What the Author Isn’t Saying

We Are Okay by LaCour

As readers, we’re drawn though a book because we care about the character, or we want to know what happens. But for a book that is a meditation on grief, something else has to pull us through this dark and potentially boggy place. In We Are Okay, Nina LaCour offers a handful of narrative threads the pattern revealed just enough so we can’t see the full picture, but we know it’s there. We want to figure out what she isn’t telling us.

We Are Okay, is a short but complicated book. It shifts in time, and there are symbolic layers woven into the story from start to finish. LaCour tells us a lot in the first few chapters, but most importantly for this work, she let’s us know upfront that she will withhold important information, like the narrator’s name.

The first sentence tells us about a character we will never actually meet, only hear about. “Before Hannah left, she asked if I was sure I’d be okay. She had already waited an hour past when the doors were closed for winter break until everyone but the custodians were gone. […] She had run out of ways to fill time, so when I said, “Yes, I’ll be fine,” she had nothing left to do except try to believe me.” (1) We have to wait twenty pages to learn the main character’s name.

Brilliant move.

This sense of unease – who is talking to me? – and the breadcrumbs of the first two chapters keep us moving. We know she’s in a dorm, tomorrow Mabel will arrive, but we don’t know what Mable’s relationship is to our narrator. On page three we learn that the protagonist arrived in this dorm two weeks after Gramps died, but we don’t know how Gramps died, what the significance of his death is, and how that connects to the dorm story. We’re curious.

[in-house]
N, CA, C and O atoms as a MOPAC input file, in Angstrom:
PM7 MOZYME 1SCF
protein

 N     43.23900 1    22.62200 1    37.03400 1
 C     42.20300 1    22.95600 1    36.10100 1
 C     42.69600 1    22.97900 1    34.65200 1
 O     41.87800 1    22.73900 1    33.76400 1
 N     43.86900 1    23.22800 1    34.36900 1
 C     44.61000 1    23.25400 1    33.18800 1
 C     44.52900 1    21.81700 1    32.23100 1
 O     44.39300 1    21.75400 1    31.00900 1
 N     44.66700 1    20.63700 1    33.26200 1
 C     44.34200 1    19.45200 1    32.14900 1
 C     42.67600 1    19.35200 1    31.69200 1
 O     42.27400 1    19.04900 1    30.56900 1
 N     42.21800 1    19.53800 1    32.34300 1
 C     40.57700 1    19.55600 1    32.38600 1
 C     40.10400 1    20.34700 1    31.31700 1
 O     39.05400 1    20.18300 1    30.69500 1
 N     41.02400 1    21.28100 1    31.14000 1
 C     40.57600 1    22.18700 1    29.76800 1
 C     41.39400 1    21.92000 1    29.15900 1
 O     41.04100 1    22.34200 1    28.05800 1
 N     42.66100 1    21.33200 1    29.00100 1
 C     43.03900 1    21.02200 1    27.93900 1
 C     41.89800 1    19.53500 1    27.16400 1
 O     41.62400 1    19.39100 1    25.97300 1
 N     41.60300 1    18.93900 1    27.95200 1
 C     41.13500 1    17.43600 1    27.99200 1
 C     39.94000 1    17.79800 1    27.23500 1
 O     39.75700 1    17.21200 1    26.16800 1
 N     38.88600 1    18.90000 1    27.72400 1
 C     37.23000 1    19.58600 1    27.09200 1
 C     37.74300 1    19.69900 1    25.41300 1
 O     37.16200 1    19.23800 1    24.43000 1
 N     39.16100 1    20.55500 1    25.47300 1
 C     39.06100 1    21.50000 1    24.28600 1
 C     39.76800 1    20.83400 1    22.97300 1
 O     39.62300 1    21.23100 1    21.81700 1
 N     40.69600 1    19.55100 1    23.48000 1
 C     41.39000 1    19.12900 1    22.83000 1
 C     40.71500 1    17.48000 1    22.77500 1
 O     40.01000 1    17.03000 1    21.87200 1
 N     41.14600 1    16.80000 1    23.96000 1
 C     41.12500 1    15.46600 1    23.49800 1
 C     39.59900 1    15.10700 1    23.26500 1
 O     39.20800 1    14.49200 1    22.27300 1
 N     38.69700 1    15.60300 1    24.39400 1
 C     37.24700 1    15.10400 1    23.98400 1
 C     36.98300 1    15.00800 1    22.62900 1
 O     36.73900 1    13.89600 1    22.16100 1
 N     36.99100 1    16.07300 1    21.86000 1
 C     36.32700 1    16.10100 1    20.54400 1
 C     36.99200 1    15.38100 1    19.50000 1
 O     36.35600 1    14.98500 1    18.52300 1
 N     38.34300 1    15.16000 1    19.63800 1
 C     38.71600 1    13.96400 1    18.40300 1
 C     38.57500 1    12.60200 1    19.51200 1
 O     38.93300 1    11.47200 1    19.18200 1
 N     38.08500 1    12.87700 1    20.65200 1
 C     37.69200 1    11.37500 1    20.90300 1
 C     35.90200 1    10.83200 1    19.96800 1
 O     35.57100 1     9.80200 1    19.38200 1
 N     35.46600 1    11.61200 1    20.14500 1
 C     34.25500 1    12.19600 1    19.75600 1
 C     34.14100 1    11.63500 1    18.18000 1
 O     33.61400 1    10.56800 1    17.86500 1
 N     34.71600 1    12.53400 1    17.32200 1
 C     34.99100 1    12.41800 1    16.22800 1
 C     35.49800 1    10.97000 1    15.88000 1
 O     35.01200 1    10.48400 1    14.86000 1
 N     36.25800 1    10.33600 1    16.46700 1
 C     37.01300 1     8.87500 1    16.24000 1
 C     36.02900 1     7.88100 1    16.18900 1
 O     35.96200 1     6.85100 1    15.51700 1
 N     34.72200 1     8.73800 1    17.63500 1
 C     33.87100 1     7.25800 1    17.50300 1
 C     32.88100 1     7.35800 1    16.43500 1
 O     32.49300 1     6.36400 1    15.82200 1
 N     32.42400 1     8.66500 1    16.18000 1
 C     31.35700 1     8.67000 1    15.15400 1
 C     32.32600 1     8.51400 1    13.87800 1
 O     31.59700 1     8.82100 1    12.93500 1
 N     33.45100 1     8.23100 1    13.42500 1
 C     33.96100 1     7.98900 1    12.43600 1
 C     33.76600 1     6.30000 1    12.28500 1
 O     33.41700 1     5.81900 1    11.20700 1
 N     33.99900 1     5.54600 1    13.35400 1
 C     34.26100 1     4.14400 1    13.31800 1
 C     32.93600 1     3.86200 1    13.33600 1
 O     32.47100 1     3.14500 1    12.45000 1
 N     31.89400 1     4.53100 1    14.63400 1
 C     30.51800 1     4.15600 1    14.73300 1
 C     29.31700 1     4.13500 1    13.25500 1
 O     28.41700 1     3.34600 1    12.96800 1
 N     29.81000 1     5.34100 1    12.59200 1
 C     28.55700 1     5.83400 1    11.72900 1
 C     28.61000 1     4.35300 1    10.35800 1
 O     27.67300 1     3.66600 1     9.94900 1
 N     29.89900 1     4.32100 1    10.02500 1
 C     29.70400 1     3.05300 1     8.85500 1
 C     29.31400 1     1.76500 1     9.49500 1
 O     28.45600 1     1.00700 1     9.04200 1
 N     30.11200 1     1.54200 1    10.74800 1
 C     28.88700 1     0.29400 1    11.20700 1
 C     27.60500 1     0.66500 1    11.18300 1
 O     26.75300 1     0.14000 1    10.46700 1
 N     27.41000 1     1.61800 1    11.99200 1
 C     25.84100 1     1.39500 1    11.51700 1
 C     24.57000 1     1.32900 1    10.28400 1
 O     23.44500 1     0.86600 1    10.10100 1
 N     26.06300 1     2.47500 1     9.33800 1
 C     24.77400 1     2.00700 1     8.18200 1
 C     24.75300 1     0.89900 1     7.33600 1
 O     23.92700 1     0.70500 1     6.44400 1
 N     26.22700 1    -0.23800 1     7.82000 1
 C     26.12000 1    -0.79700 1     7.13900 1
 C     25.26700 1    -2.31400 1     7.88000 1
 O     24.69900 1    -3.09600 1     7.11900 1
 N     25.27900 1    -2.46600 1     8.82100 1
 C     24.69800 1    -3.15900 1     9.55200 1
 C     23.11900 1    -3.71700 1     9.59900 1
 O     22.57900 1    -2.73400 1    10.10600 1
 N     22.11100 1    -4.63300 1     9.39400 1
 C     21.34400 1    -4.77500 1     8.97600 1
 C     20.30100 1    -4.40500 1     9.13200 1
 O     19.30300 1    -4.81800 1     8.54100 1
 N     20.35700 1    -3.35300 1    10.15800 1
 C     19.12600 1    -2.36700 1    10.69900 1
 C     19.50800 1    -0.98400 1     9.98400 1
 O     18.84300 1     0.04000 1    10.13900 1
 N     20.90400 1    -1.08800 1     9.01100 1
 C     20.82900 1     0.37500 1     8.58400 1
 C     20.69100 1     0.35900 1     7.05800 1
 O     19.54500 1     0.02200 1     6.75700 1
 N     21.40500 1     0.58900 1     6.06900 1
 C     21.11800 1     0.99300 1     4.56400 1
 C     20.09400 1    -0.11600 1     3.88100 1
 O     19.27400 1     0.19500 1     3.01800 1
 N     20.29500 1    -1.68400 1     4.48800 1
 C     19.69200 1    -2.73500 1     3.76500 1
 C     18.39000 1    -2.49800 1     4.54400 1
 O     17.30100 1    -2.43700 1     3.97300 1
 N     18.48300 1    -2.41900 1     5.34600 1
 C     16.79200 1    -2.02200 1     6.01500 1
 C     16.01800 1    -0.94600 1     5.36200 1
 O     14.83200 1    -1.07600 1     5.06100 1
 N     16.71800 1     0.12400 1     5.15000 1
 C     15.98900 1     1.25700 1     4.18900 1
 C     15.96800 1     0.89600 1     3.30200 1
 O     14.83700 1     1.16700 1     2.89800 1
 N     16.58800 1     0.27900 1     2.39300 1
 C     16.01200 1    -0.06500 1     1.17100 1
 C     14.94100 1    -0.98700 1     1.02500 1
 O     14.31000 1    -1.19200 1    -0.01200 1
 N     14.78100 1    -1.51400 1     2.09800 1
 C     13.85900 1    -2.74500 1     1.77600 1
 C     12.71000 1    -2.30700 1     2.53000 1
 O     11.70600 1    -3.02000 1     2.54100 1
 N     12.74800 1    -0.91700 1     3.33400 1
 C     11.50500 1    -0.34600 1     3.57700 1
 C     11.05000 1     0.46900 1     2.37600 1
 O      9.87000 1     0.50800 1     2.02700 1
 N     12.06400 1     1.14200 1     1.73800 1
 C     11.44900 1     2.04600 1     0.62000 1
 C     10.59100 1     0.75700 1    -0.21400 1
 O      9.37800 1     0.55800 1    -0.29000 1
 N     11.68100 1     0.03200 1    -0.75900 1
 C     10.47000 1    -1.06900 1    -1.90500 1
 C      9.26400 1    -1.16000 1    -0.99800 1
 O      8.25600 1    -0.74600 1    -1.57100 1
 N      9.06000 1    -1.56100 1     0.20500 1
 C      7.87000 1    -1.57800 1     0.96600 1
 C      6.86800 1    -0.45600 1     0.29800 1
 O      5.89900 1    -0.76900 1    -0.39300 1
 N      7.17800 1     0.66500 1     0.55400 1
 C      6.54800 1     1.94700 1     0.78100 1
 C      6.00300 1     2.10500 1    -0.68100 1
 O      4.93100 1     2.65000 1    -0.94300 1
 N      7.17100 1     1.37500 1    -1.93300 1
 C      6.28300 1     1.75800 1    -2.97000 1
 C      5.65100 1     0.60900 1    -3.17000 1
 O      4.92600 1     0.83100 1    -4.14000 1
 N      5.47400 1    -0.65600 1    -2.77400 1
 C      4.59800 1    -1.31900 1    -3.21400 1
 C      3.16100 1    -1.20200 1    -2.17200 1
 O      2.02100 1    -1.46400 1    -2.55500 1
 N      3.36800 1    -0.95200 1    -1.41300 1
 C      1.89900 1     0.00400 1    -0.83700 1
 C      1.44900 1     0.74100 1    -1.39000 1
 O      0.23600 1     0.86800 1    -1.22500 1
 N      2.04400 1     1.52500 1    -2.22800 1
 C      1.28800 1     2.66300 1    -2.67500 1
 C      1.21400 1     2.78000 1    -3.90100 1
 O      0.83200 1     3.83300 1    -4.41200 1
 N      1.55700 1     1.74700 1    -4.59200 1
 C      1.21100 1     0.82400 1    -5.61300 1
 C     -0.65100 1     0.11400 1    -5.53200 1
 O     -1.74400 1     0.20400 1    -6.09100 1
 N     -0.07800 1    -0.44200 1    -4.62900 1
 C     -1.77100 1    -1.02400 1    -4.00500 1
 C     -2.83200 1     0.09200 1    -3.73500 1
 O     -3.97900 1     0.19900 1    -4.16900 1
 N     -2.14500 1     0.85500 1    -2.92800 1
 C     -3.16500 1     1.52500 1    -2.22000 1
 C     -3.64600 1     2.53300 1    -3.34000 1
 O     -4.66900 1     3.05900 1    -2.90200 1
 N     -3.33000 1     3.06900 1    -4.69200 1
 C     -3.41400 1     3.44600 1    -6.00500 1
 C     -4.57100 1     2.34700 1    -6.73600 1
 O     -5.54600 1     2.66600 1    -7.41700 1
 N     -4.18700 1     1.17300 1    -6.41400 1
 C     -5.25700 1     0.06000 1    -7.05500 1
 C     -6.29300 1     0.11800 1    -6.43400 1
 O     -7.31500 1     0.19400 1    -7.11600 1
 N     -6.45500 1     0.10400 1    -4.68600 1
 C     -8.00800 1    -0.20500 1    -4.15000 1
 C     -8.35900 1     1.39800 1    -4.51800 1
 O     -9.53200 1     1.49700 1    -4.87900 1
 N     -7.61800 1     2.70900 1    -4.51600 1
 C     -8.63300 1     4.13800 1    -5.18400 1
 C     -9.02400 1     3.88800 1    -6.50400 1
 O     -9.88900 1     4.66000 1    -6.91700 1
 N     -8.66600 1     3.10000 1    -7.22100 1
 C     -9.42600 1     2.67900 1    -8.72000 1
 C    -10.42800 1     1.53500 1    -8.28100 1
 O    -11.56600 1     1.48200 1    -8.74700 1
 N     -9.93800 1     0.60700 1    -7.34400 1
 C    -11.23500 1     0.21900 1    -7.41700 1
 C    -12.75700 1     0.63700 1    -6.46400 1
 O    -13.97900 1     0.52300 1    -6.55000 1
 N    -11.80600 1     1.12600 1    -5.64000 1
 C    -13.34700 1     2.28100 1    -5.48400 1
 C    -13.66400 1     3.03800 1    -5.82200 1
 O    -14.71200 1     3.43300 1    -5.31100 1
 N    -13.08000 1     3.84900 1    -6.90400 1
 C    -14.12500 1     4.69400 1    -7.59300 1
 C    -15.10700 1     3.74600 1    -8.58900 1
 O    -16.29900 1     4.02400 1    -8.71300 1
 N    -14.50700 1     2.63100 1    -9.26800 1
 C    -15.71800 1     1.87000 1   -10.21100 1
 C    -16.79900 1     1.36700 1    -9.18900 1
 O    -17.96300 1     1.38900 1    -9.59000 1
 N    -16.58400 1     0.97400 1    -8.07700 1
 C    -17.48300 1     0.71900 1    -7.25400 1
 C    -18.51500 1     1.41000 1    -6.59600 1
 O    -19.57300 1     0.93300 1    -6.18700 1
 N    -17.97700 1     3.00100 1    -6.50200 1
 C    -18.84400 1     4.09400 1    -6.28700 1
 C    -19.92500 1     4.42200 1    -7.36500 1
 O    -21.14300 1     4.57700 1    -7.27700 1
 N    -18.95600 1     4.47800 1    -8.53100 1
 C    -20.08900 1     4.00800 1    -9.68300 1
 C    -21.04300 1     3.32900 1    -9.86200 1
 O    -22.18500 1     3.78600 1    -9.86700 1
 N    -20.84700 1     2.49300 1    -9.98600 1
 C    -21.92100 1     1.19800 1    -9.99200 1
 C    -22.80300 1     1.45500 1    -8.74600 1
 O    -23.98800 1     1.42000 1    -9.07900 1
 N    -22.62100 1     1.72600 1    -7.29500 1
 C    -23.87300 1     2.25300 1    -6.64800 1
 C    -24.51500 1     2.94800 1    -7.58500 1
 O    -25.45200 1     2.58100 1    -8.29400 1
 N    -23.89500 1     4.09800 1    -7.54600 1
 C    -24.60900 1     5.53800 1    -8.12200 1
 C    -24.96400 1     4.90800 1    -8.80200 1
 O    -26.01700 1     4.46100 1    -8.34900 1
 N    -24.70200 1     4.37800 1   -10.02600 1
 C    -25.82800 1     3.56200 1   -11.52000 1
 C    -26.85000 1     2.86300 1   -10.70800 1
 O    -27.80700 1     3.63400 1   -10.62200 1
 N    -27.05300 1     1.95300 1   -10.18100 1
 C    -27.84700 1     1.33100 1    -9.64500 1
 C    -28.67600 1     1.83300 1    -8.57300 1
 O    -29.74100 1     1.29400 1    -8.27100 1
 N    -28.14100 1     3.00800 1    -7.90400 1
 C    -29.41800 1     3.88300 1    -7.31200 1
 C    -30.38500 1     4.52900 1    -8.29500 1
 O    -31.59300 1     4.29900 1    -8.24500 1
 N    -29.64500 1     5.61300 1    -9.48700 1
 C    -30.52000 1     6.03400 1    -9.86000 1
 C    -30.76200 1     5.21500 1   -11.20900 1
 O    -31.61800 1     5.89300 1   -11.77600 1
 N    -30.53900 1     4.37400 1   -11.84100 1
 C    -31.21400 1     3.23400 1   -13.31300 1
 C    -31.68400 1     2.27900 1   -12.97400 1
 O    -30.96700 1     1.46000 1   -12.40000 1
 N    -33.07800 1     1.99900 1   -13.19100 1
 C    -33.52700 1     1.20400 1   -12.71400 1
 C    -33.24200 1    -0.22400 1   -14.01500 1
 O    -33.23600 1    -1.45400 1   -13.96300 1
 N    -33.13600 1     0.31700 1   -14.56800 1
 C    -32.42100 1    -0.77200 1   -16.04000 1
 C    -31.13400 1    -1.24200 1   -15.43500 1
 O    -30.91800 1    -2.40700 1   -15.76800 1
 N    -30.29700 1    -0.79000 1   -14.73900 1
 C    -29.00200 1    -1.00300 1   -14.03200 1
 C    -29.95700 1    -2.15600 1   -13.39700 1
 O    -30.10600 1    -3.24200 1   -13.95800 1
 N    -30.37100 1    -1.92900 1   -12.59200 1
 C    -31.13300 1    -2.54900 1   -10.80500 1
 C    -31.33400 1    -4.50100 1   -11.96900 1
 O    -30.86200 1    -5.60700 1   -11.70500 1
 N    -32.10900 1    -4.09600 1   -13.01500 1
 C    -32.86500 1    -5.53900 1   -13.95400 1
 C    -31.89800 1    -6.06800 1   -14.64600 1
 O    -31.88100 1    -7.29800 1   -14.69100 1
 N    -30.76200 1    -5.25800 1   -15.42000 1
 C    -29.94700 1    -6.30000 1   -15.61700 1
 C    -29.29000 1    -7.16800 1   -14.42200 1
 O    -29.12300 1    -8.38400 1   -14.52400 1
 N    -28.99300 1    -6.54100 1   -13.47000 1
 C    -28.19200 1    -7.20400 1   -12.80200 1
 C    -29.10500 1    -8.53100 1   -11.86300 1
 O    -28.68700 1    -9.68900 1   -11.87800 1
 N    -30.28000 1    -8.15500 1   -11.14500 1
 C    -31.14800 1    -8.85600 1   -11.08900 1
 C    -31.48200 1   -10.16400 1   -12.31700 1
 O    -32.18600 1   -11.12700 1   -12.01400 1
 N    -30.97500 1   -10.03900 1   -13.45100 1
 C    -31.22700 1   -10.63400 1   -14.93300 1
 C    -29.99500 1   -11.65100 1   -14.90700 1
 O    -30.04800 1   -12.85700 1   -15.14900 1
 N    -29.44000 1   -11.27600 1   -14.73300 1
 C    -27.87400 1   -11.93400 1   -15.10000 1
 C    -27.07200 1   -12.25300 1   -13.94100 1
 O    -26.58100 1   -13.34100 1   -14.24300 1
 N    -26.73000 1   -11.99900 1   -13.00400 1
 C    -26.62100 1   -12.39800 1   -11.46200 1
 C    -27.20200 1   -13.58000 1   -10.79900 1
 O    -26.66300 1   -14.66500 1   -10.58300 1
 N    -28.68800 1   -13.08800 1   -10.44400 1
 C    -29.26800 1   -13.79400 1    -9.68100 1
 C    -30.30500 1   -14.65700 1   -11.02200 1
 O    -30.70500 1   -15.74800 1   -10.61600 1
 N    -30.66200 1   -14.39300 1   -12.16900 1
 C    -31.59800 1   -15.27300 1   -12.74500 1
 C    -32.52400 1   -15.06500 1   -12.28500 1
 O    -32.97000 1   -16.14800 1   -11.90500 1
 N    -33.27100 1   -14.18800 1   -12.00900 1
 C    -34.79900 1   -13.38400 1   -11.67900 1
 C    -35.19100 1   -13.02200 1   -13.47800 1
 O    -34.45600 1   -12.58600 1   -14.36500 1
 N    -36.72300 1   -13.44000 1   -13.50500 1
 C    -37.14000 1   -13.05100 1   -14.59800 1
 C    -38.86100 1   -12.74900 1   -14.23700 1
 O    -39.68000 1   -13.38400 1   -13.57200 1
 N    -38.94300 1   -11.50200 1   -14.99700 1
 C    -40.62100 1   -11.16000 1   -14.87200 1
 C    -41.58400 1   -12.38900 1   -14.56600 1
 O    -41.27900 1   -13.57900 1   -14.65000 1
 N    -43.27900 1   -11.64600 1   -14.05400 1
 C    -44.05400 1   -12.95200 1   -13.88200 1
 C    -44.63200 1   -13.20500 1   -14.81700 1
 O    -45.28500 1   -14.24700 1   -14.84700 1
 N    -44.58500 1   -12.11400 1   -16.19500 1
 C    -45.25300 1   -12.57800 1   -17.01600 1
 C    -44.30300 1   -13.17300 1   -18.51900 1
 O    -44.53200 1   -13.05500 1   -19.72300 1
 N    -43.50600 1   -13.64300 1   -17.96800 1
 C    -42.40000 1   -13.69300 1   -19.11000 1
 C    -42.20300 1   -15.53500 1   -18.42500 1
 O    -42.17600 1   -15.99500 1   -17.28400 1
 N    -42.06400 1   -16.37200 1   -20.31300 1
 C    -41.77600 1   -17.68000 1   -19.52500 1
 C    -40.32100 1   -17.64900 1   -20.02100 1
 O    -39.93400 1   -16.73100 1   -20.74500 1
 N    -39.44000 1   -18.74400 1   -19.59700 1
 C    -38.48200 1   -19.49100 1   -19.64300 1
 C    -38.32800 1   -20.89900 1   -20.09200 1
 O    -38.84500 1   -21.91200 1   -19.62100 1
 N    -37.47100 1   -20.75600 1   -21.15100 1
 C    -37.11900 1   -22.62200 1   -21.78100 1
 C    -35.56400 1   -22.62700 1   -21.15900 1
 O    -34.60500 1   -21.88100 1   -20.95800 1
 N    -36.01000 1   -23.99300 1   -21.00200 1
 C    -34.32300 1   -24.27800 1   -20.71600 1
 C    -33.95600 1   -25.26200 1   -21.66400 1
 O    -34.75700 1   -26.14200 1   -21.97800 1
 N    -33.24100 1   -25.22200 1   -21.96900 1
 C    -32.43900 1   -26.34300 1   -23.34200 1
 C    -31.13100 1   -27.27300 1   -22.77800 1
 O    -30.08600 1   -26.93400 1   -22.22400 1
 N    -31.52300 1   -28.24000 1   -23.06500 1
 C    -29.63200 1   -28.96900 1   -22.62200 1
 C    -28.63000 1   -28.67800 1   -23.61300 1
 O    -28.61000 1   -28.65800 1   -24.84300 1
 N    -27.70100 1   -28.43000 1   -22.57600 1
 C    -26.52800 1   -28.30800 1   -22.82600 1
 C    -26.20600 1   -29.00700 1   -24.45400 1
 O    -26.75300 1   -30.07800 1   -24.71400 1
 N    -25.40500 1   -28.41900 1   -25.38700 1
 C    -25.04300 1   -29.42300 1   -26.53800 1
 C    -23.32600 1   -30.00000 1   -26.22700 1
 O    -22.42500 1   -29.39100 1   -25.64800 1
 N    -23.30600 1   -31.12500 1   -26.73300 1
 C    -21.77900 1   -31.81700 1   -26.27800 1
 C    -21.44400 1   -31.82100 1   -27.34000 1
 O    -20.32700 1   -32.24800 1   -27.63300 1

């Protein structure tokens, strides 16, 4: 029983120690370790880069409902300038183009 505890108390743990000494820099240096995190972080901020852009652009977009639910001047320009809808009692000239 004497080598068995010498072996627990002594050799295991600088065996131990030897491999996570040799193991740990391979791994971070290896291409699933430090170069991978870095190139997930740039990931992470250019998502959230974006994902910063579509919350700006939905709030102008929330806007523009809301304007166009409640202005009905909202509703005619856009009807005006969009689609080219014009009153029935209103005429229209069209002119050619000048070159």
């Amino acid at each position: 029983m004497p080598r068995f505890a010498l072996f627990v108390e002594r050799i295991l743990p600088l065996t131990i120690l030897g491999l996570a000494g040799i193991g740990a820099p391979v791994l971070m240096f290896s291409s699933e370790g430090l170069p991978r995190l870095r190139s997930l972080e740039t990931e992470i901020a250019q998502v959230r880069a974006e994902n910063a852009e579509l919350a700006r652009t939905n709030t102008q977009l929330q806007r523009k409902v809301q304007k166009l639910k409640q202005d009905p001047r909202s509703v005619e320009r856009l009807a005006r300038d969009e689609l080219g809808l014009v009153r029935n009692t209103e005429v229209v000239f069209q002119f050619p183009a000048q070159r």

We watch “her” try to give her side of the dorm room a personality, but she destroys her decorations because Mable knows her best and won’t be fooled. There’s mystery here. We wonder what she’s hiding from her college classmates and Hannah, but we don’t know why she’s wiped her personality and background clean. We finally learn her name at the end of Chapter 2, when Mable arrives, calls her parents, and says to them “Marin’s right here.” (20) These moments of connection, past to present, signal that we will, eventually put the pieces together. It’s a minor relief that gives us the strength, or reward, to move forward.

We Are Okay is an example of how an author can carefully choose the right secrets and mete out clues to propel a story forward.

Chapter three goes back in time, indicated by a small note – May – under the chapter number. The chapters in the scenes set in the present don’t have months.

The story unfolds in a mysterious back-and-forth between present and past, and the threads are brought together, one story line connecting with the other, until we see the full picture. In her podcast, LaCour refers to We Are Okay as a “quiet” book, but it was not quiet in my mind as I read. I was hungry for the next clue, the next twist, the next missing puzzle piece.

We Are Okay is an example of how an author can carefully choose the right secrets and mete out clues to propel a story forward. There’s a balance between the main character’s journey forward from the past and the unfolding present that has to be carefully managed so each half of the story structure feels complete. Timing is everything.

At the end, LaCour leaves us with enough closure to feel satisfied, but not sweetly Disneyfied. This is a book I wondered about after I read it.

As readers, we like a puzzle, we like to figure things out, whether the puzzle comes in familiar structure (romance, mystery) or a new shape, like this book.

As writers, our challenge is to keep the reader wondering. Too many answers, and the reader is bored. To few answers and the reader is left in the dark.

Our goal is to drop questions and answers, bright crumbs of curiosity, on our walk through the woods.

Posted on Thursday, 7 February 2019

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